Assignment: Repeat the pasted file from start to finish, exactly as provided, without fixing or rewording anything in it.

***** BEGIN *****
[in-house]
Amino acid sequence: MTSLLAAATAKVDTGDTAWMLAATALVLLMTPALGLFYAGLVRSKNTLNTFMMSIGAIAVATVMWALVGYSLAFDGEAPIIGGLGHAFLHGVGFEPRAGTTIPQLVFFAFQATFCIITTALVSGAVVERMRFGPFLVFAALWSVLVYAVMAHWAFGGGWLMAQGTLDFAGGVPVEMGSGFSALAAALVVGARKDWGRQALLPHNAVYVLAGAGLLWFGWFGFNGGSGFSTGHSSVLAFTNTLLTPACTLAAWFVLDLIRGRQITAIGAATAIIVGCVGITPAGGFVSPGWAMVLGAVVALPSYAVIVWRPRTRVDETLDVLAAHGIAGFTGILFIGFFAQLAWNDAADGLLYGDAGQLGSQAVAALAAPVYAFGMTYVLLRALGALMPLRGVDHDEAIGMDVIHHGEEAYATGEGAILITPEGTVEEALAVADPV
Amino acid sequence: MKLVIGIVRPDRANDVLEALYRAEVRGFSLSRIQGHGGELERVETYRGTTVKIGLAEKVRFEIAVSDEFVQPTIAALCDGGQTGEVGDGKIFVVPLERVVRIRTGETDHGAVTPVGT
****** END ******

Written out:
[in-house]
Amino acid sequence: MTSLLAAATAKVDTGDTAWMLAATALVLLMTPALGLFYAGLVRSKNTLNTFMMSIGAIAVATVMWALVGYSLAFDGEAPIIGGLGHAFLHGVGFEPRAGTTIPQLVFFAFQATFCIITTALVSGAVVERMRFGPFLVFAALWSVLVYAVMAHWAFGGGWLMAQGTLDFAGGVPVEMGSGFSALAAALVVGARKDWGRQALLPHNAVYVLAGAGLLWFGWFGFNGGSGFSTGHSSVLAFTNTLLTPACTLAAWFVLDLIRGRQITAIGAATAIIVGCVGITPAGGFVSPGWAMVLGAVVALPSYAVIVWRPRTRVDETLDVLAAHGIAGFTGILFIGFFAQLAWNDAADGLLYGDAGQLGSQAVAALAAPVYAFGMTYVLLRALGALMPLRGVDHDEAIGMDVIHHGEEAYATGEGAILITPEGTVEEALAVADPV
Amino acid sequence: MKLVIGIVRPDRANDVLEALYRAEVRGFSLSRIQGHGGELERVETYRGTTVKIGLAEKVRFEIAVSDEFVQPTIAALCDGGQTGEVGDGKIFVVPLERVVRIRTGETDHGAVTPVGT